Murchison Falls National Park, in Uganda, is one of the most animal-rich environments in Africa. It’s a geologic smorgasbord where the enormous Bunyoro escarpment slides into the plains of Eastern Africa, creating the consummate image of African savannah.
For paddlers, the Murchison Falls section on the White Nile is one the most dangerous and exhilarating runs on the planet. The actual falls of Murchison are un-runnable, but the stretch leading up is back-to-back, high volume Class V. Excitable hippos live in eddies, often preventing a scouting mission or even a chance to catch your breath. And after the rapids, the calm water is pinged by ominous, unseen crocodiles.
Imagine being the first person to see this natural wonder.
Florence Baker certainly wasn’t the first person to come upon Murchison Falls, but she and her husband, Samuel, were the first people of European descent to take in the sight. Unlike many other white explorers at the time, Florence didn’t disguise her thirst to see the world under some global version of manifest destiny. She had already lived many lives in her short twenty-some years, and she was indulging her endlessly curious and adventurous nature. As a former slave in the Ottoman Empire, she was also learning to trust her own moral compass and newfound voice as a human rights advocate.
Florence Barbara von Sass was born in Transylvania in 1841, and orphaned during the Hungarian Revolution of 1848. Shortly after, she was sent to an Ottoman harem, where though she had no freedom, she did receive a quality education. She was allowed to stay in the harem as a chore girl until she hit puberty, when was sold to a slave auction in Vidin, Bulgaria. After a vigorous bidding war, she was purchased by a Balkan pasha.
Samuel Baker was about 34 years old at the time. Wrapping up a hunt in Eastern Europe, the wealthy Englishman was entranced by the teenager on the slave block. When he couldn’t outbid the pasha, he simply kidnapped her at the first opportunity.
Though an auspicious start to a romance, Samuel and Florence seemed to develop a true kinship right from the start. She was not his slave; she was his partner. By all accounts, they fed off one another’s energy and adventurous spirit, and they were more strong together than alone. They set off to Africa in 1861, first venturing around Ethiopia, then setting their sights on the biggest prize of all: the source of the River Nile.
Samuel was a hard man, obstinate and not generous in his treatment of the team. The hired team did not appreciate his approach and showed their ill-will through general disobedience and disdain. Florence was fiery by nature, but far more diplomatic. From her upbringing, she knew what it was like to not have a choice, and she understood compromise.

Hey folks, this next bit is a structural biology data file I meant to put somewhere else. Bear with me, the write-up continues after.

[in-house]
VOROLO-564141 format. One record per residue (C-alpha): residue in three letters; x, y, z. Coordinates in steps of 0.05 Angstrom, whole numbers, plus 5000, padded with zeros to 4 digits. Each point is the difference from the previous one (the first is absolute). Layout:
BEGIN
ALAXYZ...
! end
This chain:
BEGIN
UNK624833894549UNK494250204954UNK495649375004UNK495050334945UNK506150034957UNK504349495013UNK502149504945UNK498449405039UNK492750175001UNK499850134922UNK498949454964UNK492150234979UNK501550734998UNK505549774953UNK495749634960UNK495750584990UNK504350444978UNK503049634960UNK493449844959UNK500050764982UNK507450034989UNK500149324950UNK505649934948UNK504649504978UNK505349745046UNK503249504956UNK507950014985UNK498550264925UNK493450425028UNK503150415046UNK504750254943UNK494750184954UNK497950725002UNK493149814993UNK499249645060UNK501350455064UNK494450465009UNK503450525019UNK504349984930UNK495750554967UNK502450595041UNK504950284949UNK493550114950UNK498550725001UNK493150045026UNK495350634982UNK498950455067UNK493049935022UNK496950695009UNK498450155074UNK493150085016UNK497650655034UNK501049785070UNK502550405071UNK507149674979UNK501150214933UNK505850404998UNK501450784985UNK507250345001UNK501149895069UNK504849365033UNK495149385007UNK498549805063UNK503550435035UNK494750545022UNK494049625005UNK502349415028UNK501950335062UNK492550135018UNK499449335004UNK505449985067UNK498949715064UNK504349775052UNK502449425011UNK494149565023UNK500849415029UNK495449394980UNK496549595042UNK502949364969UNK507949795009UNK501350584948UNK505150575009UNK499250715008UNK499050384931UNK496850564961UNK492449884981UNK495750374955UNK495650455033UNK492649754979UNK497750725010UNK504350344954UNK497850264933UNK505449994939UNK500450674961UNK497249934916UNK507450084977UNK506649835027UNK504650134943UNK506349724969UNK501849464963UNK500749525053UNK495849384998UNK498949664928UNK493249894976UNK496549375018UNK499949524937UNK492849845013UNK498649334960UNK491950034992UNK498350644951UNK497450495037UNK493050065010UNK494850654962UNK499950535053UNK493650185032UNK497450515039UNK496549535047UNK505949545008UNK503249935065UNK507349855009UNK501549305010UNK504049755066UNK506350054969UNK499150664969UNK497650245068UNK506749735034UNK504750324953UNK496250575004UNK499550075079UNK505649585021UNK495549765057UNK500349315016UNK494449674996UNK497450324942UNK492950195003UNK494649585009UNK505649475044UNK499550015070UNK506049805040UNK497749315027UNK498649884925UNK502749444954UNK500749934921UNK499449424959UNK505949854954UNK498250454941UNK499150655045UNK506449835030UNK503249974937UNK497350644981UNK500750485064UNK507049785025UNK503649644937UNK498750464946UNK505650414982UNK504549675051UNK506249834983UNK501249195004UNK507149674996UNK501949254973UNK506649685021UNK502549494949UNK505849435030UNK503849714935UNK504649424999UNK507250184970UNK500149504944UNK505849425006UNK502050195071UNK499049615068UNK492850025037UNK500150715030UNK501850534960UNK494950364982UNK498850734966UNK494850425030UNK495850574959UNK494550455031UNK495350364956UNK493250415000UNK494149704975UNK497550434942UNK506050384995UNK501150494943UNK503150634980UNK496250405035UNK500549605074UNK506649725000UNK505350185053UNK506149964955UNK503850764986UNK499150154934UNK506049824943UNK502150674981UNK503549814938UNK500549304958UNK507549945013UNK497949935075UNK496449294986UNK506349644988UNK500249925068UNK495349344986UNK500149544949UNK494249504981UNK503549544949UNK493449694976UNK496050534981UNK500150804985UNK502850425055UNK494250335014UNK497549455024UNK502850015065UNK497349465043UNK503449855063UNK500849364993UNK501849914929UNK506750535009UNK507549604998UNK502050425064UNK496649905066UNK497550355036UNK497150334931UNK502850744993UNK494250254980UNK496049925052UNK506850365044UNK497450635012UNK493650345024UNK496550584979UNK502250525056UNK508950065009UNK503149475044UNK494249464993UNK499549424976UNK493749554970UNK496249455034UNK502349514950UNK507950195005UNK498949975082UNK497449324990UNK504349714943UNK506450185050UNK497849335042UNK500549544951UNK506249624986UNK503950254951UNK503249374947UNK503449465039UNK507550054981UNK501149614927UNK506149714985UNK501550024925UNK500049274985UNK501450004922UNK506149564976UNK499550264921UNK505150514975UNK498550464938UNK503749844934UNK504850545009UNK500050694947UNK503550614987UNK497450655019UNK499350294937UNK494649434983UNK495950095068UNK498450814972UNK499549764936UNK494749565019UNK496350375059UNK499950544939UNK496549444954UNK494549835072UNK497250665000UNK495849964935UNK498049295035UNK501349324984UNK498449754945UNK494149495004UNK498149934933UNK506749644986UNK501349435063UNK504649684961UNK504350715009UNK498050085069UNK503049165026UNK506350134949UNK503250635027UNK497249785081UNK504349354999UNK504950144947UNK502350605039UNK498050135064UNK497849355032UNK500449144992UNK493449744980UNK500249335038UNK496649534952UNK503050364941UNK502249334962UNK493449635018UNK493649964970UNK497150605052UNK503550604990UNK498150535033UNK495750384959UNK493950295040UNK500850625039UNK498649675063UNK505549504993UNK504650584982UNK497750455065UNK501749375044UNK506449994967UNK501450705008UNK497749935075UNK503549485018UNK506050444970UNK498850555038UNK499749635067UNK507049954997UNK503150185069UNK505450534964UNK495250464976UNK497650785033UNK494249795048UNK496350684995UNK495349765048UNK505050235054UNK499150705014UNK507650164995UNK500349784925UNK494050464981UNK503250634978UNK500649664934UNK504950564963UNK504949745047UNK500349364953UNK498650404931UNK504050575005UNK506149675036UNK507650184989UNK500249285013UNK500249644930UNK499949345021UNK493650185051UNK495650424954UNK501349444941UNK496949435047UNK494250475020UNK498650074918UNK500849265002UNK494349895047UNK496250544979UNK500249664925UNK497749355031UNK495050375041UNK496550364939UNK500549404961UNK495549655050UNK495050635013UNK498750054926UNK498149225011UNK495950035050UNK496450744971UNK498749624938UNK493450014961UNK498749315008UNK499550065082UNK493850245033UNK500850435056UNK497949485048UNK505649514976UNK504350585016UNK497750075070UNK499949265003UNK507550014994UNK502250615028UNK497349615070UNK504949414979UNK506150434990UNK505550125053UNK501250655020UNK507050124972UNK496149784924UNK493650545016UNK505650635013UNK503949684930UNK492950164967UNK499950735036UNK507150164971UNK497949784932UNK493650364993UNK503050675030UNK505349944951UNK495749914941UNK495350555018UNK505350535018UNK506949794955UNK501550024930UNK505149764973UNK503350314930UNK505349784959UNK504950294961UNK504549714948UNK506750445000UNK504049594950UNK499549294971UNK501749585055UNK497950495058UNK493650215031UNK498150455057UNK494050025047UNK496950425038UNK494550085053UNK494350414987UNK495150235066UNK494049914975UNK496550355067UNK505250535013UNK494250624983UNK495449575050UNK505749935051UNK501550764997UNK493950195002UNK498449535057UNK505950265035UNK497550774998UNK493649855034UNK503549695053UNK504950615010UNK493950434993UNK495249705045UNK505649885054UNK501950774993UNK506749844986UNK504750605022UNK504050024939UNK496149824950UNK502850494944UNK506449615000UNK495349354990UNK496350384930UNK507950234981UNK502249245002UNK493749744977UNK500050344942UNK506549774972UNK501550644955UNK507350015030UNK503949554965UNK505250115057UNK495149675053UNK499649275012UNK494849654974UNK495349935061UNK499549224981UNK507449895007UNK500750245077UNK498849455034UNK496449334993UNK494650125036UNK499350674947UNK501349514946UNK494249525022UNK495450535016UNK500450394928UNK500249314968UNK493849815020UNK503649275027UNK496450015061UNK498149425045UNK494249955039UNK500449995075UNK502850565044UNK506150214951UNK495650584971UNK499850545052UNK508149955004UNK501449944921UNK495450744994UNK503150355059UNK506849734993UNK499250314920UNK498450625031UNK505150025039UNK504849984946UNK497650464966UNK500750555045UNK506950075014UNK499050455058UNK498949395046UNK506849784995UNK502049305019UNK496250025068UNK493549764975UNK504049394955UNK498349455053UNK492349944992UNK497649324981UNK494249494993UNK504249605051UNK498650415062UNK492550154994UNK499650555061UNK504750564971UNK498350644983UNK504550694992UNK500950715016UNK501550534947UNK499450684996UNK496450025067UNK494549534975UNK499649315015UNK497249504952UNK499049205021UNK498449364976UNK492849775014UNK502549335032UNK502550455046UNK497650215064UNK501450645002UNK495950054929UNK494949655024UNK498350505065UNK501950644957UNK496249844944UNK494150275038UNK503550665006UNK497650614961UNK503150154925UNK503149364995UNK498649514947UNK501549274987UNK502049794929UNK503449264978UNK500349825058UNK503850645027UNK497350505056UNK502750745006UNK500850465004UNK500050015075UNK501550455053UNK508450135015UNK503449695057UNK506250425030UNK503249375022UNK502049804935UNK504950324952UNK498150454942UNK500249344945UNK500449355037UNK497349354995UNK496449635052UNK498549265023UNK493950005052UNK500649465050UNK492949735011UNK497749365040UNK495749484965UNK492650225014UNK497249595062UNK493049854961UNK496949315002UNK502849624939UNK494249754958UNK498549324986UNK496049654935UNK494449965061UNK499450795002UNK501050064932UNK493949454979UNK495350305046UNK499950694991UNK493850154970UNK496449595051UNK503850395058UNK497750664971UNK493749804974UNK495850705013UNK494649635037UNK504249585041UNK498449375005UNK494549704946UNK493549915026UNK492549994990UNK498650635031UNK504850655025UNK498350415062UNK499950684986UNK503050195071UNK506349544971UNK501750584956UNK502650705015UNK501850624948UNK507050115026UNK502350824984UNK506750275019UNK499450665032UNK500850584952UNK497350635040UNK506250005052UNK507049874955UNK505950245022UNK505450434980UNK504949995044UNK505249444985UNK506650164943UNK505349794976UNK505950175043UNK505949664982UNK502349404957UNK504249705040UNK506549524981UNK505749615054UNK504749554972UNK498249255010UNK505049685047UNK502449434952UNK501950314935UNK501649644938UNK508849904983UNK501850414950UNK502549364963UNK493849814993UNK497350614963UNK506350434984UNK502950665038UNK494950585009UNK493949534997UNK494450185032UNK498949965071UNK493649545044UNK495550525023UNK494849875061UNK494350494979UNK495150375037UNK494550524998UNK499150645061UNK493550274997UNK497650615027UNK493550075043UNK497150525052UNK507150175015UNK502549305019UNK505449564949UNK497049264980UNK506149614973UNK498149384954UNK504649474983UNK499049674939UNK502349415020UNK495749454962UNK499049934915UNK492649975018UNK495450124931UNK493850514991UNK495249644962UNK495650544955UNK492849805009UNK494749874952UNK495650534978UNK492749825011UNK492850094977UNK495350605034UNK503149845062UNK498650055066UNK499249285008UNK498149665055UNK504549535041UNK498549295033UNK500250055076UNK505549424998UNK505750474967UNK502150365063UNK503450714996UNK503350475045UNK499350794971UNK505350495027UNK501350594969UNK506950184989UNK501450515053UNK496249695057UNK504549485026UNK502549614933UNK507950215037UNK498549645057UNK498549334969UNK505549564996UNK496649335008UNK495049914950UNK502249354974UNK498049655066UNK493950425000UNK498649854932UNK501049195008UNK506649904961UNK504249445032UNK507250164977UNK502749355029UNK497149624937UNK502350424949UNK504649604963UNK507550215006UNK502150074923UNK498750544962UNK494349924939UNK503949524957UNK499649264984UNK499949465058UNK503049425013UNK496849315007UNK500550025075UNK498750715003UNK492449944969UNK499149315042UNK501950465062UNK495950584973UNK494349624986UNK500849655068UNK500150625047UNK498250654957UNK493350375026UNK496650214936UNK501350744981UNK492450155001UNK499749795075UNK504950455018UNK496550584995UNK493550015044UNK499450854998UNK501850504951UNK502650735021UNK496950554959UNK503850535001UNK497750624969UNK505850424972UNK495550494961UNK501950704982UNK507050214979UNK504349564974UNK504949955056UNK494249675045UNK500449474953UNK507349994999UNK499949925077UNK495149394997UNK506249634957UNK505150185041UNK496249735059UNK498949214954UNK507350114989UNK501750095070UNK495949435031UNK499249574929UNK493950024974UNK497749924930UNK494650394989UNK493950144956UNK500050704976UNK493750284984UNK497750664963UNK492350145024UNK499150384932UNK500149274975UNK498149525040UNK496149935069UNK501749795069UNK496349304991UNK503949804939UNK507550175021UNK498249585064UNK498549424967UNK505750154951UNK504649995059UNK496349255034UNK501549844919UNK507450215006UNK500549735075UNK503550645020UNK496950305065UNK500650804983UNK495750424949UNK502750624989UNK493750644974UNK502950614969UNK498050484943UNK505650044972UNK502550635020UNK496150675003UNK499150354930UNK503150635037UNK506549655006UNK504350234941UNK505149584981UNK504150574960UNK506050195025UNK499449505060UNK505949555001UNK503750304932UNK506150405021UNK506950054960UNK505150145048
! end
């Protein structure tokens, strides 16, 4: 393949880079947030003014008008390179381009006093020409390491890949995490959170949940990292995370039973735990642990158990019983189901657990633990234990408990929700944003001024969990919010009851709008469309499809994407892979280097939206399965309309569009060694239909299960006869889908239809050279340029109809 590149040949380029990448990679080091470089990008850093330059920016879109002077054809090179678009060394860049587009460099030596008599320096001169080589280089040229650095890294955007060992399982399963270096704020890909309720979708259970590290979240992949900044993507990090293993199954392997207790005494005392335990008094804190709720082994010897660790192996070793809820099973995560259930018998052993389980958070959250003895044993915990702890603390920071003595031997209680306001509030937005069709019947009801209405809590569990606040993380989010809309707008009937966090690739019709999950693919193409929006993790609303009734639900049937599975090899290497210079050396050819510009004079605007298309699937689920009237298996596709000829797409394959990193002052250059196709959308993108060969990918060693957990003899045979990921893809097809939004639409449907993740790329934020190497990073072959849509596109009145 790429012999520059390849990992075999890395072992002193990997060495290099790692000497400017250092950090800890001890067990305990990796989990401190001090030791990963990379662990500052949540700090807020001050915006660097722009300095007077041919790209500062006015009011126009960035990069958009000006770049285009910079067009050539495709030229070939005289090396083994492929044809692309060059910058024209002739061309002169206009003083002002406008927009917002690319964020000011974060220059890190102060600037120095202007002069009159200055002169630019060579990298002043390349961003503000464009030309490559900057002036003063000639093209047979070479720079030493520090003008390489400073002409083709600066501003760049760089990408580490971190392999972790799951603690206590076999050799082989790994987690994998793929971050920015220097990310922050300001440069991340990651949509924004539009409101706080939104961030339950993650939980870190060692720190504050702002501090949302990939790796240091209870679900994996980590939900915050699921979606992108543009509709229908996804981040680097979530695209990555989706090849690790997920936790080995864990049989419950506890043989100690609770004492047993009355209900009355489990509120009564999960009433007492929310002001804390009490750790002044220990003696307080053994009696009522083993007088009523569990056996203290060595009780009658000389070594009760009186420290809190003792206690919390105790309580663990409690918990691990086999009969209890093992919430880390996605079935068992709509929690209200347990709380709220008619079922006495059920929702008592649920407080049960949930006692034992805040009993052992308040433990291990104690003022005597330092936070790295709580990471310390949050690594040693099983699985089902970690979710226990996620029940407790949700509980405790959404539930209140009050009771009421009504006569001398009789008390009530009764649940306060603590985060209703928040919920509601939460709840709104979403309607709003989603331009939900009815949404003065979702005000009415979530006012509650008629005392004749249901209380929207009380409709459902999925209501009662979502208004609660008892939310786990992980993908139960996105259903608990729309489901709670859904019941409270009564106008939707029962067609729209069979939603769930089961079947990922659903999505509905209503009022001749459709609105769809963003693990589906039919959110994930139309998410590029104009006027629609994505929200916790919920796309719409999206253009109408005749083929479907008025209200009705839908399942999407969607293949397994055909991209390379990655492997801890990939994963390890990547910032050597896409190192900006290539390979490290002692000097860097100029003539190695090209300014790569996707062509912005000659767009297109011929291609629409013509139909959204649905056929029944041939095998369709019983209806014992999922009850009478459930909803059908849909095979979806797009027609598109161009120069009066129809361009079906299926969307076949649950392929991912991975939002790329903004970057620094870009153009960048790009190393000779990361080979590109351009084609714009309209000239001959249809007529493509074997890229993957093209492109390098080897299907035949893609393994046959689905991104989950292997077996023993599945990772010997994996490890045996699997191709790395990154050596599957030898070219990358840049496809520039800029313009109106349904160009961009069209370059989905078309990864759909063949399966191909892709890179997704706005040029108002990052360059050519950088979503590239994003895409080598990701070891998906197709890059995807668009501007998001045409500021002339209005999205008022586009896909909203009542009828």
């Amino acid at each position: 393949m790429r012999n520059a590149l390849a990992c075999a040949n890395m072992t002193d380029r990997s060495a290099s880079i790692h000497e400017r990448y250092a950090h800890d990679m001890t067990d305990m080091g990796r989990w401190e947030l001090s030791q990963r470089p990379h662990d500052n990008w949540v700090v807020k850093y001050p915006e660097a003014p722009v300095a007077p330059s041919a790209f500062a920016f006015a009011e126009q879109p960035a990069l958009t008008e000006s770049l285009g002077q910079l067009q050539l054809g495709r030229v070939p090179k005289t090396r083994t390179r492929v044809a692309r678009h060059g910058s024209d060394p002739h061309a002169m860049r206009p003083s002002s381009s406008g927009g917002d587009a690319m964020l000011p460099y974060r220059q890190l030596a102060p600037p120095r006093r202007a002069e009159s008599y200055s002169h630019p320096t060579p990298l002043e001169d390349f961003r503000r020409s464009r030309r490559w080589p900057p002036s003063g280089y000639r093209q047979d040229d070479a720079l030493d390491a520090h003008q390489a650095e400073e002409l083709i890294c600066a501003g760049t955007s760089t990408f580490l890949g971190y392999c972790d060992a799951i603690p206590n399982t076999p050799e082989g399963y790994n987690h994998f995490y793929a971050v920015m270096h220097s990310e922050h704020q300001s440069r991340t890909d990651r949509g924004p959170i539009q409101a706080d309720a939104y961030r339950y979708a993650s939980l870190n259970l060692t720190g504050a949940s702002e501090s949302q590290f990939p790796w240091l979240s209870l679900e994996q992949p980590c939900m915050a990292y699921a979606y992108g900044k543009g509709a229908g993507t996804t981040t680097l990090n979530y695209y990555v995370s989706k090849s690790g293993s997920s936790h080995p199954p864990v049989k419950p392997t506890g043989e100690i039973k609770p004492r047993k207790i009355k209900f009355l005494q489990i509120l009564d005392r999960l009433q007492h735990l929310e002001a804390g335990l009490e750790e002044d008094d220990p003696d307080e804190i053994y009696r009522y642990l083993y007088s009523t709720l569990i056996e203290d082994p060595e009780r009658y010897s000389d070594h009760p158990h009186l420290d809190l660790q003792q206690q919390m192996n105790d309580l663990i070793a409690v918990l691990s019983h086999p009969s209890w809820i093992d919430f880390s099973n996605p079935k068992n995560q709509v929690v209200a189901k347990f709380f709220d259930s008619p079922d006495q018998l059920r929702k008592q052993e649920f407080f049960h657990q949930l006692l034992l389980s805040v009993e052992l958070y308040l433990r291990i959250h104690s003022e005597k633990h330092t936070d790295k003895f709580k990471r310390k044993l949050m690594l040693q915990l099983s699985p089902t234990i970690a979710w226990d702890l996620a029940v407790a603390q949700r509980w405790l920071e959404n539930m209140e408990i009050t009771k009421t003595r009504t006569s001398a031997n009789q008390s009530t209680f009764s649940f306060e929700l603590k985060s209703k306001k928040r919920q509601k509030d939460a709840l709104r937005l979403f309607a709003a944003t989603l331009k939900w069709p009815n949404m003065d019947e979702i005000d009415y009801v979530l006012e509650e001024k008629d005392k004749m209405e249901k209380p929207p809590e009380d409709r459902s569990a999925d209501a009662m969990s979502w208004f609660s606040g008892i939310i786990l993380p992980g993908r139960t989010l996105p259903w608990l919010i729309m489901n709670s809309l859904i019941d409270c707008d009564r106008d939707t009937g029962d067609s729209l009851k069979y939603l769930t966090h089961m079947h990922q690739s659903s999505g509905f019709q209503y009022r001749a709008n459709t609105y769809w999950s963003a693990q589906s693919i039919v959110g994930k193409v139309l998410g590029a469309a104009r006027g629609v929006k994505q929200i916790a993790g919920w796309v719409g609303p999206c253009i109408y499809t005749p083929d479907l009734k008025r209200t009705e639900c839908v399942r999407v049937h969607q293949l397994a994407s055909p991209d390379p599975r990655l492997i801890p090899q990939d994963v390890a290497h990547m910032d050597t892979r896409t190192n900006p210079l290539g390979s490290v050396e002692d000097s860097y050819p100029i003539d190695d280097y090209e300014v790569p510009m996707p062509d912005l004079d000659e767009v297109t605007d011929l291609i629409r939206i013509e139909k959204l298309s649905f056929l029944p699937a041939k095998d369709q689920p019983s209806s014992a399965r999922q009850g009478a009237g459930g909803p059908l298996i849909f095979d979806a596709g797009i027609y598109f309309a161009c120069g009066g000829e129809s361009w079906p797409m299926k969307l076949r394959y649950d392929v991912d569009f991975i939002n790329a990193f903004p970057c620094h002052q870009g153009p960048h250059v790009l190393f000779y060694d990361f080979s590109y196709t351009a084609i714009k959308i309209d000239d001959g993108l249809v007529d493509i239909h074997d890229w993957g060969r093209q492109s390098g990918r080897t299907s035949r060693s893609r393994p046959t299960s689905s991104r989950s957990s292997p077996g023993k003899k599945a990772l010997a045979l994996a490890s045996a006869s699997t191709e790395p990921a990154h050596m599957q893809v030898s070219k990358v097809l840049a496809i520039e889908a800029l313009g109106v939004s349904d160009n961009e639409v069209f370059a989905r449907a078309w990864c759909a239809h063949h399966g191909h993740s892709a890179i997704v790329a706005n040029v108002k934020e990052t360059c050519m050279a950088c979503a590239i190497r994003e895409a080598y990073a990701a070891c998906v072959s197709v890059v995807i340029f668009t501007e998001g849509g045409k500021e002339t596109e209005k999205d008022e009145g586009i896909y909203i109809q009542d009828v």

With 20 years on her and more expedition experience, Samuel initially took the lead. It was in Gondokoro, a town in South Sudan near the modern day city of Juba, where Florence would demonstrate an equally influential, if different, style of leadership. Gondokoro was a pivotal point in “Source” expeditions because it marked the point where explorers were forced to abandon the relative comfort upriver boats, and continue up the White Nile by foot.
Gondokoro was also the site of pivotal change in Baker’s internal life. By the time they arrived, the expedition crew and Samuel had reached an impasse that threatened the future of their goal. Florence tapped into her considerable diplomatic skills to negotiate an understanding and kept the expedition intact and moving forward.
The city was the site of more than a leadership win for Florence. Gondokoro was a slave-trading hub. Witnessing the slavery from the vantage of a free woman helped identify what would become a far more profound mission than finding the source of the Nile. Having known firsthand what is was like to be sold as a slave, Baker vowed to return and stop the slave trade in East Africa once and for all.
Progress up the White Nile was slow, bug-infested, sickly, and dangerous. Much of the team eventually abandoned the Bakers. The couple (and it is unknown who else) persevered. The reward? They claimed the European discovery of Murchison Falls and Lake Albert beyond, which they named after Sir Roderick Murchison of the Royal Geographic Society and Queen Victoria’s deceased husband, respectively. It wasn’t the definitive source of the Nile, but it was a huge piece in the puzzle.
In 1865, Florence and Samuel returned to England and were married. He was knighted by the Queen for his accomplishments in exploration. Florence was given the honorary title of Lady because she was married to Samuel. Even with the title, the non-traditional couple with a wild background was not welcomed openly into formal English society.
Florence’s true calling came in 1869 when she and Samuel were welcomed back to Gondokoro to fight the slave trade as abolitionists. They put up the good fight, literally and figuratively, for nearly four years. Ultimately, they were unable to end the vile practice. Florence, always more of a doer than a watcher, jumped right into the fray of the physical fighting. Though she was credited as a medic, her EMT pack included multiple rifles and a pistol.
Florence and Samuel lived out the rest of their lives quietly in the English countryside. Some report that she became the quintessential society lady; others suggest that she was never accepted and kept to herself. Either way, the couple seems to have been happy together to the end. Florence died in 1916, 20 years after Samuel.
Murchison Falls photo by Rod Waddington.